Planar Speaker Asylum

Welcome! Need support, you got it. Or share you ideas and experiences.

Return to Planar Speaker Asylum


Message Sort: Post Order or Asylum Reverse Threaded

MMG MiniDSP and bi-amp Questions

63.97.155.234

Posted on February 23, 2012 at 06:23:49
acroy
Audiophile

Posts: 130
Location: Dallas-area
Joined: December 5, 2011
Ive been running the MMGs bi-amped for a few weeks with an inexpensive Pyle active crossover. It works as advertised but has limited x-over point selection. The sound is so very much improved. The treble and especially the midrange/vocal clarity are wonderful. Given these results I decided to do it right using a 2x4 Mini-DSP.

I have 2 questions on setting up the MMGs for bi-amp

1)Recommended crossover points and slopes for the Mini-DSP
2)How to ensure the mid/bass and tweeter panels are being driven in-phase? The wiring strip with 4 connections: I assume it is +-+- The sound is good as-is though I have not tried reversing it

Im sure both have been covered before, but could not find them easily. Any other tips & tricks would be appreciated!

Bass duties are being handled by an active subwoofer, currently crossed over at 50hz.

Once the MMGs are set up I will do some serious a/b comparisons with the 1.7s.

For those who are interested, a low-end Onkyo receiver is handling all 4 channels of amplification. The receiver is not rated for the load, and initially ran quite warm. As I have little investment in this piece of gear, I added a small 120v industrial fan to the heat sink section. The amp section now stays quite cool. Long-term plans include dedicated stereo amps for this setup.

 

Hide full thread outline!
    ...
RE: MMG MiniDSP and bi-amp Questions, posted on February 23, 2012 at 06:49:56
IMHO, the recommended electrical crossover slopes (to start) should be the same as created by the stock crossover. You can view these on my webpage or some of the other pages from users here.

You are correct on the polarity configuration. Make sure to keep close track of that because different crossover combinations might require a relative polarity adjustment between woofer and tweeter. You can do that easily with the miniDSP.

The miniDSP has some pitfalls that might catch you. If you need help send me a PM.

Cheers,

Dave.

 

RE: MMG MiniDSP and bi-amp Questions, posted on February 23, 2012 at 09:29:12
acroy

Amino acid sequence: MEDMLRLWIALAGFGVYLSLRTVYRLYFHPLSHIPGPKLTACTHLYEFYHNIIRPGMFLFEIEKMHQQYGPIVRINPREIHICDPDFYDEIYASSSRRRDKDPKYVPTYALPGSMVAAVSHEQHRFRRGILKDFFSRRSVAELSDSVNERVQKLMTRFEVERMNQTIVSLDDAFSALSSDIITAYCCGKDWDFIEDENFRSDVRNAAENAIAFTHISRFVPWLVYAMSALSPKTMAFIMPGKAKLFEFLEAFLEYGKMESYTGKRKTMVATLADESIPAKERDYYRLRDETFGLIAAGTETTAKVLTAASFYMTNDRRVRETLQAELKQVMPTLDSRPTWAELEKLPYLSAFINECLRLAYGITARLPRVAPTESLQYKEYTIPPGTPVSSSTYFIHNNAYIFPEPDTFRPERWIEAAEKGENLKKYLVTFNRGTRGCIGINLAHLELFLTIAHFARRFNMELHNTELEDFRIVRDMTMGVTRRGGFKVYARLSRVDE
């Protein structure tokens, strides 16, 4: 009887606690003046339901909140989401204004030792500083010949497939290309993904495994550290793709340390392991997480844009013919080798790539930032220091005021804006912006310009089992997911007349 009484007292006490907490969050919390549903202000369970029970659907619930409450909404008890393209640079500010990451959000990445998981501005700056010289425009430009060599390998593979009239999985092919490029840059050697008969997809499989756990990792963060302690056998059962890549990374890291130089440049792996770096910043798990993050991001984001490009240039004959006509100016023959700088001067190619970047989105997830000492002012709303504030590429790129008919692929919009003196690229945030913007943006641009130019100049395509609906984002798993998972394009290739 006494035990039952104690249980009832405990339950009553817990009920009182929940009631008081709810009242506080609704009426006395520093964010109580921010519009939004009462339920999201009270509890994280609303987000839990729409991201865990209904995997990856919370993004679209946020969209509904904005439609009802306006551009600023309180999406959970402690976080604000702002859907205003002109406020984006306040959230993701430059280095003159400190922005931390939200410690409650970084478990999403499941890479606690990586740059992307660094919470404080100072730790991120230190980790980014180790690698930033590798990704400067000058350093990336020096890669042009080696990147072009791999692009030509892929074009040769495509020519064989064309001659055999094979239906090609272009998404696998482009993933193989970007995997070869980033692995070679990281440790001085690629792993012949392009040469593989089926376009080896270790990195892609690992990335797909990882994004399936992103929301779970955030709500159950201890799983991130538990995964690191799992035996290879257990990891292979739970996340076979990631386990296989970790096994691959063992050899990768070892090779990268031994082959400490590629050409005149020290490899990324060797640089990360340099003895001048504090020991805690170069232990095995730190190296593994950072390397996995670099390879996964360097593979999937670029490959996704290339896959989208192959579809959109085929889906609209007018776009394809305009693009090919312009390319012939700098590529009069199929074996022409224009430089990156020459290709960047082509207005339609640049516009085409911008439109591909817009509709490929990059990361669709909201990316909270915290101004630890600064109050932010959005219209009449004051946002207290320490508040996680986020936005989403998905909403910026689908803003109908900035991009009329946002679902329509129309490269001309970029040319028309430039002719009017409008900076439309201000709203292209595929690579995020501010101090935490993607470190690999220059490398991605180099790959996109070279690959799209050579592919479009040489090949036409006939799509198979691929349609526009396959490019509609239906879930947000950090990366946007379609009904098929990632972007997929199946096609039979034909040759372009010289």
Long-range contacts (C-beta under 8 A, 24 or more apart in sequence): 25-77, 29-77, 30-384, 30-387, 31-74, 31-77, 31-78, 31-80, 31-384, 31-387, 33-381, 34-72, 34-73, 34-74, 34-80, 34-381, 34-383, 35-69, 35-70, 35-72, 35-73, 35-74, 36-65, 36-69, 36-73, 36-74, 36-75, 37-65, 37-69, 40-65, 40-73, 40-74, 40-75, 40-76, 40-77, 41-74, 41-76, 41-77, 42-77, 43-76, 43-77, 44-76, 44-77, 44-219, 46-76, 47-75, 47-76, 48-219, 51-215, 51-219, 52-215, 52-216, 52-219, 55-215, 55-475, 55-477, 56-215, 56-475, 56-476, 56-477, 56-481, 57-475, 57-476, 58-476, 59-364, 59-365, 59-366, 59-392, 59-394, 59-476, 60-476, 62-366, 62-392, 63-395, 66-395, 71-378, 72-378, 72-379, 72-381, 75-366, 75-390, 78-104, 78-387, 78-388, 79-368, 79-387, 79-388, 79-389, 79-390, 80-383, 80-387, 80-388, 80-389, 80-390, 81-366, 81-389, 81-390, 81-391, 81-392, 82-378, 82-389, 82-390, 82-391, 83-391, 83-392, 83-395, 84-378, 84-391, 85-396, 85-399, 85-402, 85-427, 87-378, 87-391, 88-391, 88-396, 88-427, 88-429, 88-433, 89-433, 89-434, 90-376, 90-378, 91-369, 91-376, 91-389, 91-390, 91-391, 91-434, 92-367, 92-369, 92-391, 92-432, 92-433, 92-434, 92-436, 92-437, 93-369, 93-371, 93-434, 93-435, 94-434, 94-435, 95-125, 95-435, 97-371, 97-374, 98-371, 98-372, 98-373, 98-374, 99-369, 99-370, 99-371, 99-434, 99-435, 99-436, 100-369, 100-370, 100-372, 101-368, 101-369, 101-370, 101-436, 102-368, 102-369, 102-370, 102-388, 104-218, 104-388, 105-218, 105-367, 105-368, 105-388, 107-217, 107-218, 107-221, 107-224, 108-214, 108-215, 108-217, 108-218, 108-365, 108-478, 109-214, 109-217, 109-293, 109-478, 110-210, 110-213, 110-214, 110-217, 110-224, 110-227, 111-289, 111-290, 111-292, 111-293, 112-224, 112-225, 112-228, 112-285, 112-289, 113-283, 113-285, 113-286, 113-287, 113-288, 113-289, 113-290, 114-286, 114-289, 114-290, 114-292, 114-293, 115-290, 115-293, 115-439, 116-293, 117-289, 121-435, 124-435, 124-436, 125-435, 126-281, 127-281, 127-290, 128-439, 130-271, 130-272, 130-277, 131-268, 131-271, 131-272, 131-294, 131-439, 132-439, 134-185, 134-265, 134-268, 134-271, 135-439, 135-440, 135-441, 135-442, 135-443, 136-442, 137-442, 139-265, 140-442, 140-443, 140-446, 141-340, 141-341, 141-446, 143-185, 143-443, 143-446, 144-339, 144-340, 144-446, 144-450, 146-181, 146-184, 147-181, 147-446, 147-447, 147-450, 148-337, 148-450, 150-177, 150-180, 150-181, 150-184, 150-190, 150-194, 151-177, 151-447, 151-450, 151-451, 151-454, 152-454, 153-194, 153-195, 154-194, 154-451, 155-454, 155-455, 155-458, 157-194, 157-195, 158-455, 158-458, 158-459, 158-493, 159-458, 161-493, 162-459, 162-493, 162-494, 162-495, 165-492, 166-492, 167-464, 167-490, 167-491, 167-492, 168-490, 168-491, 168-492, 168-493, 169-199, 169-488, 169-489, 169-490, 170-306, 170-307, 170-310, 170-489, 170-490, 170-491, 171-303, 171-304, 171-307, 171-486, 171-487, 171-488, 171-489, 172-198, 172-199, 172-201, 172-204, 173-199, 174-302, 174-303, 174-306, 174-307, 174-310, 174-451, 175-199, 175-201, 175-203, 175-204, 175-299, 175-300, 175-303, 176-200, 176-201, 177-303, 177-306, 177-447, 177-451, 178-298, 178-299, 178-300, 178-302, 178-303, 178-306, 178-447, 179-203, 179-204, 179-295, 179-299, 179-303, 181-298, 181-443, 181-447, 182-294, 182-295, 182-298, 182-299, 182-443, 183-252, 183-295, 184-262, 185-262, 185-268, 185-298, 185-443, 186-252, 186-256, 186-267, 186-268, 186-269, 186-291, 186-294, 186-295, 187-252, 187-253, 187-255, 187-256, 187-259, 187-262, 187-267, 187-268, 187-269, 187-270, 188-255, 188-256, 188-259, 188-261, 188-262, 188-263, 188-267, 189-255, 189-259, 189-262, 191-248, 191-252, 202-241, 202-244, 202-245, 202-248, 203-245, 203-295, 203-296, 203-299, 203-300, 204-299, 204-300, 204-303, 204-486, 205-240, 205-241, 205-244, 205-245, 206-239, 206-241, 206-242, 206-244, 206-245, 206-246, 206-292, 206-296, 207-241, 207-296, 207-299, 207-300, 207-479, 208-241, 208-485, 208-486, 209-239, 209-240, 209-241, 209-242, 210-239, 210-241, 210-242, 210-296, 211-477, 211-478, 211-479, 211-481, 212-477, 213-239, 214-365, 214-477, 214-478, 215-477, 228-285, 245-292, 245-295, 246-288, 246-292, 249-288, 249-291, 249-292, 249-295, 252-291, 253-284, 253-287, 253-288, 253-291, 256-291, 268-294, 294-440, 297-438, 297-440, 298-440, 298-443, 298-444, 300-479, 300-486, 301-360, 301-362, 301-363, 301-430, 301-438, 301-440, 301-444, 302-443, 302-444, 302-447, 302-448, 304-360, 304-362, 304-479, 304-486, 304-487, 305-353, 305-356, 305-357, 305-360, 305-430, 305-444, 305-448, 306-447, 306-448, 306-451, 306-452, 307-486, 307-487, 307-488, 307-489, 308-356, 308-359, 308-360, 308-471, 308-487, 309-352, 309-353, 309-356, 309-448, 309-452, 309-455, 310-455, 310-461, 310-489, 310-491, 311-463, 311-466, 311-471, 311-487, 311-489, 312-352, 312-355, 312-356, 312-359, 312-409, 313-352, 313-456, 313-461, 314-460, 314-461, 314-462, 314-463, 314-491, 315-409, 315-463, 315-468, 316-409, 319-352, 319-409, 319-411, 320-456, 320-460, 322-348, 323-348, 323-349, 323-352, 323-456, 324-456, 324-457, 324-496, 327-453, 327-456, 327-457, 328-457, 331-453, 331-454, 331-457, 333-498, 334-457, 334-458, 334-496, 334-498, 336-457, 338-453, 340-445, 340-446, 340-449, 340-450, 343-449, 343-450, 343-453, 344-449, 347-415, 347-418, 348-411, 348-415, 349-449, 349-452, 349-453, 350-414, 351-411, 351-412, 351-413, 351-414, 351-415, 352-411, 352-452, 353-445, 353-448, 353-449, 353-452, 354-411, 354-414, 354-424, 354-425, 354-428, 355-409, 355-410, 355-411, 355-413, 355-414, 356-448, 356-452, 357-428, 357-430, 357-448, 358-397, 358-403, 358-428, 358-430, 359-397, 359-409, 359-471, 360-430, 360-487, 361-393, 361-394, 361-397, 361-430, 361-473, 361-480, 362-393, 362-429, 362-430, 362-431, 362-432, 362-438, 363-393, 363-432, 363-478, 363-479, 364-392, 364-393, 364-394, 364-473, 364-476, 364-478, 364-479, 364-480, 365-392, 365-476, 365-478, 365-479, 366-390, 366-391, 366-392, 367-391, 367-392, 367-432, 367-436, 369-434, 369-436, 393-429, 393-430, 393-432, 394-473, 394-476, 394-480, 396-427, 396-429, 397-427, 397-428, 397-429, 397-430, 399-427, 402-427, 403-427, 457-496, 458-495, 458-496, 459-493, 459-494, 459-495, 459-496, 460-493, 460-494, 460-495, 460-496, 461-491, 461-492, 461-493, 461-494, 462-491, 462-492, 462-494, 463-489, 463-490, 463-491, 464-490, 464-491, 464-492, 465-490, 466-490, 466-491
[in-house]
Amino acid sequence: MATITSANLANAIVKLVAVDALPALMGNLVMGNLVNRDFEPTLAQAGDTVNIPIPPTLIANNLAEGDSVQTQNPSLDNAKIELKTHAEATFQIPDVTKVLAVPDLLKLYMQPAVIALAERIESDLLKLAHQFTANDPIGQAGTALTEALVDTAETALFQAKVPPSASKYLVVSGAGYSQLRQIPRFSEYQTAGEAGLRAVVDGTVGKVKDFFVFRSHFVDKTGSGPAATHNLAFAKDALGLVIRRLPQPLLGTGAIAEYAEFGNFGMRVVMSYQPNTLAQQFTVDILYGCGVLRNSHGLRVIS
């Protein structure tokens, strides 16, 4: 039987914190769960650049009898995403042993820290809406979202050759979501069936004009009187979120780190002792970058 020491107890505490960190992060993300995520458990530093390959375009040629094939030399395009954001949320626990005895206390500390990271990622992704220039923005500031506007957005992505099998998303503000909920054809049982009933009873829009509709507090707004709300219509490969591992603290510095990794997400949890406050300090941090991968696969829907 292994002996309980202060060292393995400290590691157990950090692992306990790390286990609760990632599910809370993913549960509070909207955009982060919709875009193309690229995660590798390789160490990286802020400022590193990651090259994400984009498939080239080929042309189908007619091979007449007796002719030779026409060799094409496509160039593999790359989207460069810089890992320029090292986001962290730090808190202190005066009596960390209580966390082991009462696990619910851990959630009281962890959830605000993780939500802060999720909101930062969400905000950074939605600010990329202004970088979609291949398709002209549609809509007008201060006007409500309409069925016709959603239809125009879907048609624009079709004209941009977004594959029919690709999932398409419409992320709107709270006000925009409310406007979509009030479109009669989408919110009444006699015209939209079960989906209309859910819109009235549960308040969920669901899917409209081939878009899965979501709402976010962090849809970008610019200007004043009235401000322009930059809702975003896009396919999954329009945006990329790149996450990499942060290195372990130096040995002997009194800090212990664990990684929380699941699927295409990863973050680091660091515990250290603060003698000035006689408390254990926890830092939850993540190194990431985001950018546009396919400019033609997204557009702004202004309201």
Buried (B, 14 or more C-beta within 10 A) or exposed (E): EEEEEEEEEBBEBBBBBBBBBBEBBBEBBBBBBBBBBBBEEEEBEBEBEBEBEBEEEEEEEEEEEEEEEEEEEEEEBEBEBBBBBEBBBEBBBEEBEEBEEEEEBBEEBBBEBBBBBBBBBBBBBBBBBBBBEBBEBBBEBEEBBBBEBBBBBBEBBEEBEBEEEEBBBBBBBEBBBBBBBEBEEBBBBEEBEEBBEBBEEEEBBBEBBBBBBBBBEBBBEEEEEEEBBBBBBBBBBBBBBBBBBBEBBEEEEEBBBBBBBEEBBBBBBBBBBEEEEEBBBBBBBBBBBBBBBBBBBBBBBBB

Audiophile

Posts: 130
Location: Dallas-area
Joined: December 5, 2011
Excellent, thanks
Dumb question, but where is your webpage?

 

RE: MMG MiniDSP and bi-amp Questions, posted on February 23, 2012 at 15:32:28
neolith
Audiophile

Posts: 3118
Location: Virginia
Joined: February 21, 2002
Contributor
  Since:
December 2, 2004
You didn't mention whether you are using the "newer" MMG's or the original model. For the newer version the filters are 1st order - LP at 290 and HP at 3300. For the original the LP filter is 2nd order at 680 and the HP is 1st order at 1660 2550.
If the phase of the tweeter and woofer is incorrect you will hear a drop in the output around 800-1000 hz.






 

RE: MMG MiniDSP and bi-amp Questions, posted on February 23, 2012 at 21:33:45
JBen
Audiophile

Posts: 2466
Joined: May 18, 2008
Contributor
  Since:
December 0, 0000
Huh? Neo, I must have been smoking some very bad crap for far too long but could you recheck the LP spec for the original MMG?

Mine is the old design and came with the same 2.2mH coil as the newer ones. The only difference was the 2nd order caps (25uF). So, the x point would nominally be the same but with a faster slope.

An odd thing about the older tweeter is probably not widely known. The old tweeters in mine are 2.6 ohms (measured). The new tweeter is "probably" 3.5 ohms (extrapolated, not measured). With the caps that came with them, it would seem that:
- Old MMGs tweeter with 24uf@2.6ohm = 2550hz
- New MMGs tweeter with 12uF@3.5ohm = 3790hz

That 2.6ohm in mine caused me quite some anxiety when I tried Tazmon's capless HP mod and adjusted it for "flat" rsponse, years ago.

 

RE: MMG MiniDSP and bi-amp Questions, posted on February 24, 2012 at 07:03:21
neolith
Audiophile

Posts: 3118
Location: Virginia
Joined: February 21, 2002
Contributor
  Since:
December 2, 2004
For a first order LP filter fc= R/(2*pi*L) which works out to 290 hz for a 4 ohm load with a 2.2 mH inductor. For a 2nd order filter the fc= 1/[2*pi*sqrt(L*C)], so for the original MMG this is 1/[(2*pi*sqrt(2.2*24*10^-9)] or 680 Hz.
I was unaware that the original MMG tweeter had an impedance of 2.6 ohm, in which case the fc is 2550 Hz as you stated. I will need to update my spreadsheet.
BTW, Tasmon reported the woofer inductor as 0.75 mH while the official schematic (both on the Tweaks page) is 2.2. I never understood why one would want to go to a capless crossover as the inductor is the least ideal of the passive devices -relatively expensive, poor tolerances, very real capacitance and resistance, limited values, etc.